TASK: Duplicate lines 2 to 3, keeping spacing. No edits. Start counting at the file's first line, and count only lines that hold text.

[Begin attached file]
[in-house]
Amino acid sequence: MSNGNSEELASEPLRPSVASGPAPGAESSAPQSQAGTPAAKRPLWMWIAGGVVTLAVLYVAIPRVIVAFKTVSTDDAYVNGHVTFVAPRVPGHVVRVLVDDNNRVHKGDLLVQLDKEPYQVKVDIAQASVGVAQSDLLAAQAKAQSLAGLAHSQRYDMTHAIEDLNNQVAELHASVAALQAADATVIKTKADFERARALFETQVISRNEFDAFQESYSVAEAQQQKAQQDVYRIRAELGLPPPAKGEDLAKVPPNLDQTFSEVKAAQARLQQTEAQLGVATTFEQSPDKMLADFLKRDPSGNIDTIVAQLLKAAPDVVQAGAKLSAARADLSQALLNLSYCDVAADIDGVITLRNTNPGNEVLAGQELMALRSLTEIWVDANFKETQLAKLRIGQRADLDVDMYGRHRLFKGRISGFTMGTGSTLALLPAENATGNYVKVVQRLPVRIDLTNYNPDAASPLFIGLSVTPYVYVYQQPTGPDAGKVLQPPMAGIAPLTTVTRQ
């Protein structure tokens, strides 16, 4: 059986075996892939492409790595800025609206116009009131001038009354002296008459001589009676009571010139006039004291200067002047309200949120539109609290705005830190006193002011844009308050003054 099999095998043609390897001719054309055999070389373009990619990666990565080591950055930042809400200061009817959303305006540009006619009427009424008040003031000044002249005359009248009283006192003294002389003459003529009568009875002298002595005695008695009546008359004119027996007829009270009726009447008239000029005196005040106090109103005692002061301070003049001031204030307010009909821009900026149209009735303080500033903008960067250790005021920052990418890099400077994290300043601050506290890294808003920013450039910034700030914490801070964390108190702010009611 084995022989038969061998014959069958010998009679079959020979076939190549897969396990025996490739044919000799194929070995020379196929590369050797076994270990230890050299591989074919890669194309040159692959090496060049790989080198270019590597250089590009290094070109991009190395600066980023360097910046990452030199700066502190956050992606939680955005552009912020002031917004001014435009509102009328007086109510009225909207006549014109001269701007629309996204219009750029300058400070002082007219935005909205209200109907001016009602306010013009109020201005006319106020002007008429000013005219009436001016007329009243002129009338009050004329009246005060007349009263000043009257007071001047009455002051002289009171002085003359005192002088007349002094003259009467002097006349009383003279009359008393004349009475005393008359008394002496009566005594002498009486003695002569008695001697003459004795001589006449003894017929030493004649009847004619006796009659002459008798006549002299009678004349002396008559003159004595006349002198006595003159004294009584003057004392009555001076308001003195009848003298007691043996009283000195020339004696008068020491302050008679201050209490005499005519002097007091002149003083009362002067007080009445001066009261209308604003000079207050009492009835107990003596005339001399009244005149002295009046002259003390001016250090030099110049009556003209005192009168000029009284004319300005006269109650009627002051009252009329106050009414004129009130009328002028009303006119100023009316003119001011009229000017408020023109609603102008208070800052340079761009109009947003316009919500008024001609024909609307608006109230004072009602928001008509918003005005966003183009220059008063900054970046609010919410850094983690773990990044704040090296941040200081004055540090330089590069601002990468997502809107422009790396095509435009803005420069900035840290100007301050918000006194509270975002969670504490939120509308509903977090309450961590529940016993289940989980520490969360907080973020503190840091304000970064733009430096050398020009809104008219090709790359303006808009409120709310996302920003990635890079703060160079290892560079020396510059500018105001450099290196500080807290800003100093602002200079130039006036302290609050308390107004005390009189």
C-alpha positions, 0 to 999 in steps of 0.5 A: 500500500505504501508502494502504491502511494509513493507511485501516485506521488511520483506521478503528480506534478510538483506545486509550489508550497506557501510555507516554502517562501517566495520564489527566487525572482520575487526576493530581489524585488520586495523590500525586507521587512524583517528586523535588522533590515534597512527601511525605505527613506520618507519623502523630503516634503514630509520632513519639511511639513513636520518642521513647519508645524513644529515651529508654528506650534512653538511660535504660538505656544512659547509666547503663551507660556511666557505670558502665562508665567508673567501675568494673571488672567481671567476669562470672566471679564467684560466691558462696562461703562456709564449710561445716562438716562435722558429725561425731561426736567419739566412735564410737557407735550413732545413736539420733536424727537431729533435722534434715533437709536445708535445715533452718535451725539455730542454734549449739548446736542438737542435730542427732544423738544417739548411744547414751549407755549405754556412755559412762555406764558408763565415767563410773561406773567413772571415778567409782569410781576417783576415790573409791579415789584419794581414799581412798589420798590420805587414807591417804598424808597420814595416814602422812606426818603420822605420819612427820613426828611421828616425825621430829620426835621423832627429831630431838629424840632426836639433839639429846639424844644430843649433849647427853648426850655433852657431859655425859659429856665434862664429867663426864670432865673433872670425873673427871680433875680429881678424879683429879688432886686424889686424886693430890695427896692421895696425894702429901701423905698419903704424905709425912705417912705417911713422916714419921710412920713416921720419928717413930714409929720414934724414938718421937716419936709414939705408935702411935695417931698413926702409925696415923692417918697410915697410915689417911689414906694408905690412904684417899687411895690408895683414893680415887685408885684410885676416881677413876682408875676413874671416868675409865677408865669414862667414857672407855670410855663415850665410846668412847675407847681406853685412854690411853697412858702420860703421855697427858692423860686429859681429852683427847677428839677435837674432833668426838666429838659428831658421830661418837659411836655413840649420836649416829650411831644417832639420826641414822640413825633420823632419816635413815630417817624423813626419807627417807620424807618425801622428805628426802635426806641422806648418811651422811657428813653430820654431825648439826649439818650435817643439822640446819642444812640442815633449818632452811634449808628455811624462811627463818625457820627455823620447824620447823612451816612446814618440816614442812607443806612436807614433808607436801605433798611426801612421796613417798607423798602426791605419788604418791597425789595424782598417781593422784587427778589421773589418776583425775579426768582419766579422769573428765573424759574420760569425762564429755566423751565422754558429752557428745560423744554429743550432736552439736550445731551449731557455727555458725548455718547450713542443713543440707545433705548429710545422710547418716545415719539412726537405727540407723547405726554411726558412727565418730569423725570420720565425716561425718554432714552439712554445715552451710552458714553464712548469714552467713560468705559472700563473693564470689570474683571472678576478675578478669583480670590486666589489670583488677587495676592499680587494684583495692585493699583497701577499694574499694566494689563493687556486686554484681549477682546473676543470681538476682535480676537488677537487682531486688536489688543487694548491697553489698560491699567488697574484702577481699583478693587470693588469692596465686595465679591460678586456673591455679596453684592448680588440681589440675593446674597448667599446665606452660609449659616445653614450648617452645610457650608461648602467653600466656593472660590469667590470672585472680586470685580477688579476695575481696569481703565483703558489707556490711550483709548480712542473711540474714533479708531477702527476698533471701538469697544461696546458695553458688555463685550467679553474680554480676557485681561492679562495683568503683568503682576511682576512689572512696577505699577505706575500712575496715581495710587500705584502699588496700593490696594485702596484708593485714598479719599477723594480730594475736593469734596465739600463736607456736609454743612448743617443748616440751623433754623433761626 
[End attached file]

Amino acid sequence: MSNGNSEELASEPLRPSVASGPAPGAESSAPQSQAGTPAAKRPLWMWIAGGVVTLAVLYVAIPRVIVAFKTVSTDDAYVNGHVTFVAPRVPGHVVRVLVDDNNRVHKGDLLVQLDKEPYQVKVDIAQASVGVAQSDLLAAQAKAQSLAGLAHSQRYDMTHAIEDLNNQVAELHASVAALQAADATVIKTKADFERARALFETQVISRNEFDAFQESYSVAEAQQQKAQQDVYRIRAELGLPPPAKGEDLAKVPPNLDQTFSEVKAAQARLQQTEAQLGVATTFEQSPDKMLADFLKRDPSGNIDTIVAQLLKAAPDVVQAGAKLSAARADLSQALLNLSYCDVAADIDGVITLRNTNPGNEVLAGQELMALRSLTEIWVDANFKETQLAKLRIGQRADLDVDMYGRHRLFKGRISGFTMGTGSTLALLPAENATGNYVKVVQRLPVRIDLTNYNPDAASPLFIGLSVTPYVYVYQQPTGPDAGKVLQPPMAGIAPLTTVTRQ
């Protein structure tokens, strides 16, 4: 059986075996892939492409790595800025609206116009009131001038009354002296008459001589009676009571010139006039004291200067002047309200949120539109609290705005830190006193002011844009308050003054 099999095998043609390897001719054309055999070389373009990619990666990565080591950055930042809400200061009817959303305006540009006619009427009424008040003031000044002249005359009248009283006192003294002389003459003529009568009875002298002595005695008695009546008359004119027996007829009270009726009447008239000029005196005040106090109103005692002061301070003049001031204030307010009909821009900026149209009735303080500033903008960067250790005021920052990418890099400077994290300043601050506290890294808003920013450039910034700030914490801070964390108190702010009611 084995022989038969061998014959069958010998009679079959020979076939190549897969396990025996490739044919000799194929070995020379196929590369050797076994270990230890050299591989074919890669194309040159692959090496060049790989080198270019590597250089590009290094070109991009190395600066980023360097910046990452030199700066502190956050992606939680955005552009912020002031917004001014435009509102009328007086109510009225909207006549014109001269701007629309996204219009750029300058400070002082007219935005909205209200109907001016009602306010013009109020201005006319106020002007008429000013005219009436001016007329009243002129009338009050004329009246005060007349009263000043009257007071001047009455002051002289009171002085003359005192002088007349002094003259009467002097006349009383003279009359008393004349009475005393008359008394002496009566005594002498009486003695002569008695001697003459004795001589006449003894017929030493004649009847004619006796009659002459008798006549002299009678004349002396008559003159004595006349002198006595003159004294009584003057004392009555001076308001003195009848003298007691043996009283000195020339004696008068020491302050008679201050209490005499005519002097007091002149003083009362002067007080009445001066009261209308604003000079207050009492009835107990003596005339001399009244005149002295009046002259003390001016250090030099110049009556003209005192009168000029009284004319300005006269109650009627002051009252009329106050009414004129009130009328002028009303006119100023009316003119001011009229000017408020023109609603102008208070800052340079761009109009947003316009919500008024001609024909609307608006109230004072009602928001008509918003005005966003183009220059008063900054970046609010919410850094983690773990990044704040090296941040200081004055540090330089590069601002990468997502809107422009790396095509435009803005420069900035840290100007301050918000006194509270975002969670504490939120509308509903977090309450961590529940016993289940989980520490969360907080973020503190840091304000970064733009430096050398020009809104008219090709790359303006808009409120709310996302920003990635890079703060160079290892560079020396510059500018105001450099290196500080807290800003100093602002200079130039006036302290609050308390107004005390009189």